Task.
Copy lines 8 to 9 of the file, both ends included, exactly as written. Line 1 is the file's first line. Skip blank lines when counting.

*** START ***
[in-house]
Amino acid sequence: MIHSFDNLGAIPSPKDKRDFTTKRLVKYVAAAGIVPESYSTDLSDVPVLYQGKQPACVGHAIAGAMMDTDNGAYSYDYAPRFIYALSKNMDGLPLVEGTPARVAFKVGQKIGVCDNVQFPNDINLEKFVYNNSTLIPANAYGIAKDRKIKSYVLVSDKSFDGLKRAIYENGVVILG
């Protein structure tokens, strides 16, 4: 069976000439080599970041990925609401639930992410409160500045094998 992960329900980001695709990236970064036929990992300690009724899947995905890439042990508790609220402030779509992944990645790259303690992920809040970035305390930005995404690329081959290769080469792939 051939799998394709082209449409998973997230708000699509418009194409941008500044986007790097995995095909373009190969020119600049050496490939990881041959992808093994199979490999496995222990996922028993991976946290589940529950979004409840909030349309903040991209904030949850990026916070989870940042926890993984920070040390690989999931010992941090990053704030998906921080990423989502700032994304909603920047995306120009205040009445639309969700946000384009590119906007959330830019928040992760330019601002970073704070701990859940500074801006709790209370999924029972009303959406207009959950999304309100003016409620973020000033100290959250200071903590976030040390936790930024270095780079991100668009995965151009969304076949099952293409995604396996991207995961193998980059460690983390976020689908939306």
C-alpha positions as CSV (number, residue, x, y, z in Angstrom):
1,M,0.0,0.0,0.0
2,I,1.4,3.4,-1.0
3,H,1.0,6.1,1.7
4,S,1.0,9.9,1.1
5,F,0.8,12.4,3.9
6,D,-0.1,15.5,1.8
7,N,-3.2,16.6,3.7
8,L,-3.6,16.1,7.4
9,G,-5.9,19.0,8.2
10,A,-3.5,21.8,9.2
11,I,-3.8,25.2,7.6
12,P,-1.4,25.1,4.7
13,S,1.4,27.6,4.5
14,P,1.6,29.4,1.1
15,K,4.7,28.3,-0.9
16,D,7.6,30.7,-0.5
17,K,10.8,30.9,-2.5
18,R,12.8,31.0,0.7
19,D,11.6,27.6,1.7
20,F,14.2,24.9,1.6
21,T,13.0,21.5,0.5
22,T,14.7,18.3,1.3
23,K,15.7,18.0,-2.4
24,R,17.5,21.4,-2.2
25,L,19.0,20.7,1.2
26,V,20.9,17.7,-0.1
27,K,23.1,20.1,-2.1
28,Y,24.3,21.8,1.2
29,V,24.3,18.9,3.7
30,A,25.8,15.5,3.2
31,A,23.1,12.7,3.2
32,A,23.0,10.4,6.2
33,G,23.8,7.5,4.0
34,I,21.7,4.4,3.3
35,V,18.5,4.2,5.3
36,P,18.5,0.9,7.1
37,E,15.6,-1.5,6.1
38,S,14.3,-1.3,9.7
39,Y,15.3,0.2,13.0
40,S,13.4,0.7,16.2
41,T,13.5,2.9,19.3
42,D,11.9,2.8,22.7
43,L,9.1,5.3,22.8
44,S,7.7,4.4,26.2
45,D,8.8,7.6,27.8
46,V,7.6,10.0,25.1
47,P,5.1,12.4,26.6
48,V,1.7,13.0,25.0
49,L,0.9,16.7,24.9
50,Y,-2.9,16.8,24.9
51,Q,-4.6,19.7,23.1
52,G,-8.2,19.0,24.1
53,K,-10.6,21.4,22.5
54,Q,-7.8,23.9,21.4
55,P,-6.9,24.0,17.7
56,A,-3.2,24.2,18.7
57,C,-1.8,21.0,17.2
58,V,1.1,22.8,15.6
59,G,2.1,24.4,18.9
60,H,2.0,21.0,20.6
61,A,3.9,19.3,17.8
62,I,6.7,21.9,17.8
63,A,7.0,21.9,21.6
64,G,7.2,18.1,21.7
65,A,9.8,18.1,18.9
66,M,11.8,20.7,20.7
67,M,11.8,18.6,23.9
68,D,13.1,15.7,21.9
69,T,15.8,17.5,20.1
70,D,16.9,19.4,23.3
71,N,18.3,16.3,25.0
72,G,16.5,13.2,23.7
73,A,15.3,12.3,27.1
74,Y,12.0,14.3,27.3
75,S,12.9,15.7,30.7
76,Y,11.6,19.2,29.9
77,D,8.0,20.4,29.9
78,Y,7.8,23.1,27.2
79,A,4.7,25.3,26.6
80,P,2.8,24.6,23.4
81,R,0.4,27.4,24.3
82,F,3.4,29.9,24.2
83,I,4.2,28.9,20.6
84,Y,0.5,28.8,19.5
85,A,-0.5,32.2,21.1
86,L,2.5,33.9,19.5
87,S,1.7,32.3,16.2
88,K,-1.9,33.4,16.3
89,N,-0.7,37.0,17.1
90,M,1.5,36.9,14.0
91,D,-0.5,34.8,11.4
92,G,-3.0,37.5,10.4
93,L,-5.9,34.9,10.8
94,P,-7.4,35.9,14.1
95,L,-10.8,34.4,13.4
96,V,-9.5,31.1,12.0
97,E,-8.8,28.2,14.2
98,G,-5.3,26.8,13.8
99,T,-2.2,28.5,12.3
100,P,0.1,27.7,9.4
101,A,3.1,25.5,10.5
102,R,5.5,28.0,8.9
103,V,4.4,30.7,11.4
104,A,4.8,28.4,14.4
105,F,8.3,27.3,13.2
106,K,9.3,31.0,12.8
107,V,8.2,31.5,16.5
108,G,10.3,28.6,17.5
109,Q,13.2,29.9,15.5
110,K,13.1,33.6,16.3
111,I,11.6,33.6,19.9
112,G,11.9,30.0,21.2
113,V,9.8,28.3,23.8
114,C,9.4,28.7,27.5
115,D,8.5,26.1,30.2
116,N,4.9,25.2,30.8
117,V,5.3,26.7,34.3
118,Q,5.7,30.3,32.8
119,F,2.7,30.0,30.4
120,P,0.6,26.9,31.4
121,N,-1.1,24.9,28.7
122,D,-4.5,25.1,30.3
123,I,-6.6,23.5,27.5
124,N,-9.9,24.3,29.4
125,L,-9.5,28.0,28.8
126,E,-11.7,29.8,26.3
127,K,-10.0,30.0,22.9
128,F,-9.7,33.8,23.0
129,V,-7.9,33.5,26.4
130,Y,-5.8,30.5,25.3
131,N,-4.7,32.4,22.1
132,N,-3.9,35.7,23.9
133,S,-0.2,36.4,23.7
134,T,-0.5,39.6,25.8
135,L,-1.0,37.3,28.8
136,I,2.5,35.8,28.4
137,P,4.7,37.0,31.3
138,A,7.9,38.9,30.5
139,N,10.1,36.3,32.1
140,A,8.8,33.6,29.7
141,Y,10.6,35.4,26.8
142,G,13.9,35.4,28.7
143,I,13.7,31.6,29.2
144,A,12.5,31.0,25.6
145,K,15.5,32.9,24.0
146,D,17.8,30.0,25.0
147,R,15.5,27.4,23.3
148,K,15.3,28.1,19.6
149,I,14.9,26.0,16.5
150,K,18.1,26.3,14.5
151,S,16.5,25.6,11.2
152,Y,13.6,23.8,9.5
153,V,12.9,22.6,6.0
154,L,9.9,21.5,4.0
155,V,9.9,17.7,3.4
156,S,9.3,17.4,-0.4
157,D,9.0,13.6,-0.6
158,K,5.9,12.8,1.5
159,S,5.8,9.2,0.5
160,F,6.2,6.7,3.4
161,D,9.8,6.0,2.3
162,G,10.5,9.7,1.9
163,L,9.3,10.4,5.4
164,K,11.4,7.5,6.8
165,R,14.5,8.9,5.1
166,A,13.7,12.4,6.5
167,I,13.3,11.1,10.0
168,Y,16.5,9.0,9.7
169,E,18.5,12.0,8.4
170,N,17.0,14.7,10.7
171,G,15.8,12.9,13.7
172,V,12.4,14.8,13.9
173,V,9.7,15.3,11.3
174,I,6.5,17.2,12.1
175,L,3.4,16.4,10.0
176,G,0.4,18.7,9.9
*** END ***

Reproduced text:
4,S,1.0,9.9,1.1
5,F,0.8,12.4,3.9